No equity, current on payments... what to do? - Posted by Beth Hubbard

Posted by Sean on June 16, 2006 at 11:28:16:

I’d be hesitant to lock up any property where the owner is willing to walk, and you are going to be relying on him to make a differencial payment to the bank above and beyond what you are paying him monthly…

If he’s ready to walk, that differential payment, if not the entire payment is going to be the first bill he doesn’t pay if his financial situation changes or he just decides hell with it.

Is there an opportunity there? Sure… but if he stops making that payment and your tenants get the eviction/foreclosure papers because the banks taking the house… what’s that make you look like? Yea, you aren’t legally on the hook, but those tenants just forced to move because of this are going to bad mouth ya for decades…

I lease option, we send the full payment to the bank and send copies (if they want them) to the owner.

I know this technique can be done, but its probably not one I’m going to do… see if he can refi to a lower payment… if so, and its less than rents… go ahead with the L/O.

Just my take.

No equity, current on payments… what to do? - Posted by Beth Hubbard

Posted by Beth Hubbard on June 13, 2006 at 15:49:00:

The other day we were driving through our neighborhood and saw a house for rent. The house is in good shape but the yard looks about two months overgrown. On closer inspection we noticed the front door appeared to have been torn up from a break-in. We took down the owners number as it was a different area code and we thought they might want to sell. As luck would have it, the owner IS interested in selling… the house has been a nightmare for him and he would love to dump it. We could probably take over payments and he would walk but we’re concerned because the payment is about $700 more than what the rentals in the area are going for. There is no equity in the property, perhaps even negative equity. Is there a way to help this guy and make some money ourselves or should we walk away?

How much love? - Posted by Joe Kaiser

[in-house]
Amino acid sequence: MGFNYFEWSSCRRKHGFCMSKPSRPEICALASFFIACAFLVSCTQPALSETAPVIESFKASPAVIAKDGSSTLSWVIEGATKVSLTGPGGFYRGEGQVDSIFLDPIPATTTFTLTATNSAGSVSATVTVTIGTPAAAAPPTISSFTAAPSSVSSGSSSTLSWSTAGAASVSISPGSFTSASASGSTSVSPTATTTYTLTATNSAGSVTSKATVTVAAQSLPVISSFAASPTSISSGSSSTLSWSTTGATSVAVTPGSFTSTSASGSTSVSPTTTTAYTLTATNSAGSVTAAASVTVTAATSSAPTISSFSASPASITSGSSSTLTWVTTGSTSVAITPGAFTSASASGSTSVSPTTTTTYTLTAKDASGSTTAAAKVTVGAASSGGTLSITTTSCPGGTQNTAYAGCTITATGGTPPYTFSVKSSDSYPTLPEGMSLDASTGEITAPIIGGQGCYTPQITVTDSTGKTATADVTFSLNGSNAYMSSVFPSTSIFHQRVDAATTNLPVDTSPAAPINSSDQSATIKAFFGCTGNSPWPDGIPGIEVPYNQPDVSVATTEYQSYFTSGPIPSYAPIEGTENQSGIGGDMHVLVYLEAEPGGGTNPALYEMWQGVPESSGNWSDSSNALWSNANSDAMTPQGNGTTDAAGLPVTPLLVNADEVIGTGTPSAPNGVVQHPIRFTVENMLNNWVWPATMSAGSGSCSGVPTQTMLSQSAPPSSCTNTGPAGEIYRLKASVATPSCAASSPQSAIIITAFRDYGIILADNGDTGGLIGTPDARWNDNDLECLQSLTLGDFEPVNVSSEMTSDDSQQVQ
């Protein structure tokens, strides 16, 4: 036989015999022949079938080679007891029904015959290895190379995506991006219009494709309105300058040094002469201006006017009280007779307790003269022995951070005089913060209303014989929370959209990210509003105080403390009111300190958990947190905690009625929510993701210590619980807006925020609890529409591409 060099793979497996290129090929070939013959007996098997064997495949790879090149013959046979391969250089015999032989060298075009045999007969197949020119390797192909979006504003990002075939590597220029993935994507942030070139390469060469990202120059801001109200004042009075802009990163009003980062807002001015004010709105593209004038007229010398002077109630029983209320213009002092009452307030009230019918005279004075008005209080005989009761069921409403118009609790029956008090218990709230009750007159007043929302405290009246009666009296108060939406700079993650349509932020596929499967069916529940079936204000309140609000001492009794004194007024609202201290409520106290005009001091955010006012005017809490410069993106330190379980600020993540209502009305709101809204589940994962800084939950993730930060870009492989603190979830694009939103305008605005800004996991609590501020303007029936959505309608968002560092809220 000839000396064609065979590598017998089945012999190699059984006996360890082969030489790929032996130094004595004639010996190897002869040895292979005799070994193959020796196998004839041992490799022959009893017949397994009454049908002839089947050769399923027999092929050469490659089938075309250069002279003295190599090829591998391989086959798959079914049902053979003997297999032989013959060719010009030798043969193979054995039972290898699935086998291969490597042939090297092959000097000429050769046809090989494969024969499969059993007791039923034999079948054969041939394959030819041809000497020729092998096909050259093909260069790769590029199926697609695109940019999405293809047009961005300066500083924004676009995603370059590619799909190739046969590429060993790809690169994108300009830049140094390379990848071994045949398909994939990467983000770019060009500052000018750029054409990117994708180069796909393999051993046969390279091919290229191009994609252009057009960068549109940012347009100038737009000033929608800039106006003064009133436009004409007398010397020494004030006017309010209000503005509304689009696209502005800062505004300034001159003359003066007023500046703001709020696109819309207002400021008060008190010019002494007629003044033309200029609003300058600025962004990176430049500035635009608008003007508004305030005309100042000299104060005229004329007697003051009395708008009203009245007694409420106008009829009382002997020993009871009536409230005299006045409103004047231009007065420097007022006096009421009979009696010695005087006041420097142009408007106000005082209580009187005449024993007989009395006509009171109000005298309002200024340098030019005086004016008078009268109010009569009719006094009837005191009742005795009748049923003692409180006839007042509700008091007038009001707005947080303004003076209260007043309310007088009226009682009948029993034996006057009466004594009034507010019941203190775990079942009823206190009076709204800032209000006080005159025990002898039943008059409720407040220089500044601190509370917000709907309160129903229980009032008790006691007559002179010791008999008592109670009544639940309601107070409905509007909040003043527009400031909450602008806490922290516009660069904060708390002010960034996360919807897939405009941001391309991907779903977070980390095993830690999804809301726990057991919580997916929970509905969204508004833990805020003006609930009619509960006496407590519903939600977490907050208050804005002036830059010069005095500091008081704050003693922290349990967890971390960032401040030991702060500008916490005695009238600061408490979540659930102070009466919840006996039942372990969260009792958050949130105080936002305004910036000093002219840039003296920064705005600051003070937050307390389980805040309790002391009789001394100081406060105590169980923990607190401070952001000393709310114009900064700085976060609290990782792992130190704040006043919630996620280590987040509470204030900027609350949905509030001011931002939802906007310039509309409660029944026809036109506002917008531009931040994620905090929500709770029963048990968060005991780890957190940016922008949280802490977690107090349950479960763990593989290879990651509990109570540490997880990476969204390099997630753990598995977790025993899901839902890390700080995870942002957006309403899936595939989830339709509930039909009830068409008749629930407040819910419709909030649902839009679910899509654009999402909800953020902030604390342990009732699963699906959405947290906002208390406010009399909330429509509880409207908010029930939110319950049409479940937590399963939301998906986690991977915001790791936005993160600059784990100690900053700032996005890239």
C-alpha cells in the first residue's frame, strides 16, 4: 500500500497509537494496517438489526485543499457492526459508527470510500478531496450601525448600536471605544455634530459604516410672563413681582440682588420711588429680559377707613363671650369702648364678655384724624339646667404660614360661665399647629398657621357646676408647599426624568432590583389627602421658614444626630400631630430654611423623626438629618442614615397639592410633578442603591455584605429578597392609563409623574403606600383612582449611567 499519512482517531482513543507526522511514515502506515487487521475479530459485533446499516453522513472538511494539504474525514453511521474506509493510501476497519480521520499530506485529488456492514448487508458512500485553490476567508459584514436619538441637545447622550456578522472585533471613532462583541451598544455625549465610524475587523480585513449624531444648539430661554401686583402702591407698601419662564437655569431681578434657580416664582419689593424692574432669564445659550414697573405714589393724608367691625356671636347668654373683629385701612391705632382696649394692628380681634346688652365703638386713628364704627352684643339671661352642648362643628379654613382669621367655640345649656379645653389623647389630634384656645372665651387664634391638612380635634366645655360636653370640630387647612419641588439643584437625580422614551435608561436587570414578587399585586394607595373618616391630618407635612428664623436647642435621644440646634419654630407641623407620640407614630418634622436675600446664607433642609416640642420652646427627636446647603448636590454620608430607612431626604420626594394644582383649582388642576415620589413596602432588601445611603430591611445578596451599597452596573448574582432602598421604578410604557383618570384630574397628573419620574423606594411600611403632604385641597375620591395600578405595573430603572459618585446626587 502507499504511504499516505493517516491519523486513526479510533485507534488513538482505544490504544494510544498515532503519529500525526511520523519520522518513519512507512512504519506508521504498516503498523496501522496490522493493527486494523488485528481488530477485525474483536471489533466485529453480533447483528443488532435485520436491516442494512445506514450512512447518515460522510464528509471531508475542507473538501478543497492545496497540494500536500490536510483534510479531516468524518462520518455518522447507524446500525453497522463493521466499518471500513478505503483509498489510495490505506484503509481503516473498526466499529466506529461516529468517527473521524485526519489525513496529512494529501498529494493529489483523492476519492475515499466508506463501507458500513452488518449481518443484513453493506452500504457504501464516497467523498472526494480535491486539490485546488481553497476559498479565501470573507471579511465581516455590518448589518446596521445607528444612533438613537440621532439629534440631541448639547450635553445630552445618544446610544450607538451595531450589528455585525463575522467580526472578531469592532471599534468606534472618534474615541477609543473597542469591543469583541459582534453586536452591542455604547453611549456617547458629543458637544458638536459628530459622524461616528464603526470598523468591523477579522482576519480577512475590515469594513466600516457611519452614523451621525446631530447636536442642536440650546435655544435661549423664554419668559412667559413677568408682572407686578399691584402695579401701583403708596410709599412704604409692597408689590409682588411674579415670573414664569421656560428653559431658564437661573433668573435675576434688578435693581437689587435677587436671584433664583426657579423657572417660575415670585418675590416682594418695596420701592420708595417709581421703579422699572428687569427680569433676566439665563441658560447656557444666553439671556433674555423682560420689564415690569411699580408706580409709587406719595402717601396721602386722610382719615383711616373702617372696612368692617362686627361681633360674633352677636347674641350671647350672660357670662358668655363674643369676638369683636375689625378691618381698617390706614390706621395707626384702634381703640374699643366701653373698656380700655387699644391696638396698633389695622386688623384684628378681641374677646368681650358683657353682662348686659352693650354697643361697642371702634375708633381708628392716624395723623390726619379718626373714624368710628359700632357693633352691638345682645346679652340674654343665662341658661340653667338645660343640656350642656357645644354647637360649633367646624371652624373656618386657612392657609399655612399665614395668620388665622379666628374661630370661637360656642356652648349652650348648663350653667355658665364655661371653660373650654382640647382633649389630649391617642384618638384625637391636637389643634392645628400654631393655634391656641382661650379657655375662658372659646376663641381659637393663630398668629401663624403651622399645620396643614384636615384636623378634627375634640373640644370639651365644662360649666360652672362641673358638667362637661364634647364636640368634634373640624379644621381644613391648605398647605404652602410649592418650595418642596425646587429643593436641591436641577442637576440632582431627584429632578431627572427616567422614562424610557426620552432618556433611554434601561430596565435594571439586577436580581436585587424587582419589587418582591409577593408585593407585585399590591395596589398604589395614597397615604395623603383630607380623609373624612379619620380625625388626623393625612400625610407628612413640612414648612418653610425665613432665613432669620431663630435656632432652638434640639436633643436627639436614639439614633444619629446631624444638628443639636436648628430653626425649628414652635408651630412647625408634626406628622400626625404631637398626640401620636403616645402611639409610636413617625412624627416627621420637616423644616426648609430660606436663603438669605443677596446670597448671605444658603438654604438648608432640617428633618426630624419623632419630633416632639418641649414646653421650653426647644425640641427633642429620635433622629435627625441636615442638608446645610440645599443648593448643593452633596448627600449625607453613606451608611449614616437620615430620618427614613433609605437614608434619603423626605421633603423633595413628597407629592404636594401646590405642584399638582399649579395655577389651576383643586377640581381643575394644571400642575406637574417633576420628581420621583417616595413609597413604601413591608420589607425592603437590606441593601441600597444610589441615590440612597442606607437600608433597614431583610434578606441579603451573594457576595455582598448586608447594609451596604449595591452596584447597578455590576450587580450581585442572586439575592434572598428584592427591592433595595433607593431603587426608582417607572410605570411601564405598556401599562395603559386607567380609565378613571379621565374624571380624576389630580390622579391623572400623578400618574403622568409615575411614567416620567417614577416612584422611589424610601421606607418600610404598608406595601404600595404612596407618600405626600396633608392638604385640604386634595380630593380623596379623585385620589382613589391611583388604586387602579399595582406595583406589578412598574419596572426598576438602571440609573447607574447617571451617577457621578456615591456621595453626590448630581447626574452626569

Posted by Joe Kaiser on June 14, 2006 at 12:30:37:

Love to dump it . . . a good thing. Whenever a seller is passionate
about moving on, there’s often room there to make things happen.

You have the classic lease option situation. You “buy” it on a lease
option and you create whatever payment you can get away with. His
payment becomes virtually meaningless, provided the payment you
both agree on is an amount he can actually cope with.

The $700 negative isn’t his problem. His problem is the 100% vacancy
and the tenant trouble. You can solve the vacancy and tenant thing and
in the words of Meatloaf, two out of three ain’t bad.

So, you write it up with a long term option and a short term, renewable
lease that gives you sufficient cash flow to make it worth your while
(and his).

Odds of pulling it off?

1 in 7. Which, frankly, is pretty good.

Again, the classic spot to employ the good ol’ lease option deal.


Re: No equity, current on payments… what to do? - Posted by Berno

Posted by Berno on June 14, 2006 at 09:08:46:

This sounds like a terrible situation. You would be buying for 100% of FMV (assuming that the amount owed is in line with the true FMV). That’s enough to stop thinking about this place right away. The only saving grace would be if the property had good cash flow, even if purchased for FMV (it happens in some areas). Looks like that’s not there either though. It doesn’t appear as though lemonade can be made of this lemon.

No equity, no opportunity for cash flow… - Posted by Lyal

Posted by Lyal on June 14, 2006 at 07:48:04:

no upside potential = no reason to spend any more time on this.